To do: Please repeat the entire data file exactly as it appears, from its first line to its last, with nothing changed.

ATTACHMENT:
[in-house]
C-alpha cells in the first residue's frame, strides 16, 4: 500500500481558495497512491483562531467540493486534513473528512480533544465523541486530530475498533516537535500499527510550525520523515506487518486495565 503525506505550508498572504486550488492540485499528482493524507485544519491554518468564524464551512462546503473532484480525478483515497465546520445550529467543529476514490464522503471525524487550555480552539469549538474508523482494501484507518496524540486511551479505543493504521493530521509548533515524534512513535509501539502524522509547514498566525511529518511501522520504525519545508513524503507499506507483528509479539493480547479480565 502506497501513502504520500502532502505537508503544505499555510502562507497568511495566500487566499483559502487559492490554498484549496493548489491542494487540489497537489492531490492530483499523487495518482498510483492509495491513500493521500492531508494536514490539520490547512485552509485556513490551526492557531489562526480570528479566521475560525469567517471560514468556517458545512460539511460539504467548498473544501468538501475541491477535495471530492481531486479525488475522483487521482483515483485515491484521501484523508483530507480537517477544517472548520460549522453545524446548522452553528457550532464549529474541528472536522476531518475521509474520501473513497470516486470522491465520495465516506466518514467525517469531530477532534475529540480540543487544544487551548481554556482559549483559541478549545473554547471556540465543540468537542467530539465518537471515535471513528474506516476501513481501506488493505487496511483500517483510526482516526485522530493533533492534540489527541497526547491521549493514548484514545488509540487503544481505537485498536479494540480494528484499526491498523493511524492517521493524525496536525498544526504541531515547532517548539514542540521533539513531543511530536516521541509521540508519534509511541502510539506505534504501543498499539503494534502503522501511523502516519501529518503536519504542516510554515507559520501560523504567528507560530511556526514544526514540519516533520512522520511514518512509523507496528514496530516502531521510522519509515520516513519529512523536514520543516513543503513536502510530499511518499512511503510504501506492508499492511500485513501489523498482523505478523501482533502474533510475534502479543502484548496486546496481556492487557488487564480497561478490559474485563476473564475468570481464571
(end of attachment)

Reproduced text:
[in-house]
C-alpha cells in the first residue's frame, strides 16, 4: 500500500481558495497512491483562531467540493486534513473528512480533544465523541486530530475498533516537535500499527510550525520523515506487518486495565 503525506505550508498572504486550488492540485499528482493524507485544519491554518468564524464551512462546503473532484480525478483515497465546520445550529467543529476514490464522503471525524487550555480552539469549538474508523482494501484507518496524540486511551479505543493504521493530521509548533515524534512513535509501539502524522509547514498566525511529518511501522520504525519545508513524503507499506507483528509479539493480547479480565 502506497501513502504520500502532502505537508503544505499555510502562507497568511495566500487566499483559502487559492490554498484549496493548489491542494487540489497537489492531490492530483499523487495518482498510483492509495491513500493521500492531508494536514490539520490547512485552509485556513490551526492557531489562526480570528479566521475560525469567517471560514468556517458545512460539511460539504467548498473544501468538501475541491477535495471530492481531486479525488475522483487521482483515483485515491484521501484523508483530507480537517477544517472548520460549522453545524446548522452553528457550532464549529474541528472536522476531518475521509474520501473513497470516486470522491465520495465516506466518514467525517469531530477532534475529540480540543487544544487551548481554556482559549483559541478549545473554547471556540465543540468537542467530539465518537471515535471513528474506516476501513481501506488493505487496511483500517483510526482516526485522530493533533492534540489527541497526547491521549493514548484514545488509540487503544481505537485498536479494540480494528484499526491498523493511524492517521493524525496536525498544526504541531515547532517548539514542540521533539513531543511530536516521541509521540508519534509511541502510539506505534504501543498499539503494534502503522501511523502516519501529518503536519504542516510554515507559520501560523504567528507560530511556526514544526514540519516533520512522520511514518512509523507496528514496530516502531521510522519509515520516513519529512523536514520543516513543503513536502510530499511518499512511503510504501506492508499492511500485513501489523498482523505478523501482533502474533510475534502479543502484548496486546496481556492487557488487564480497561478490559474485563476473564475468570481464571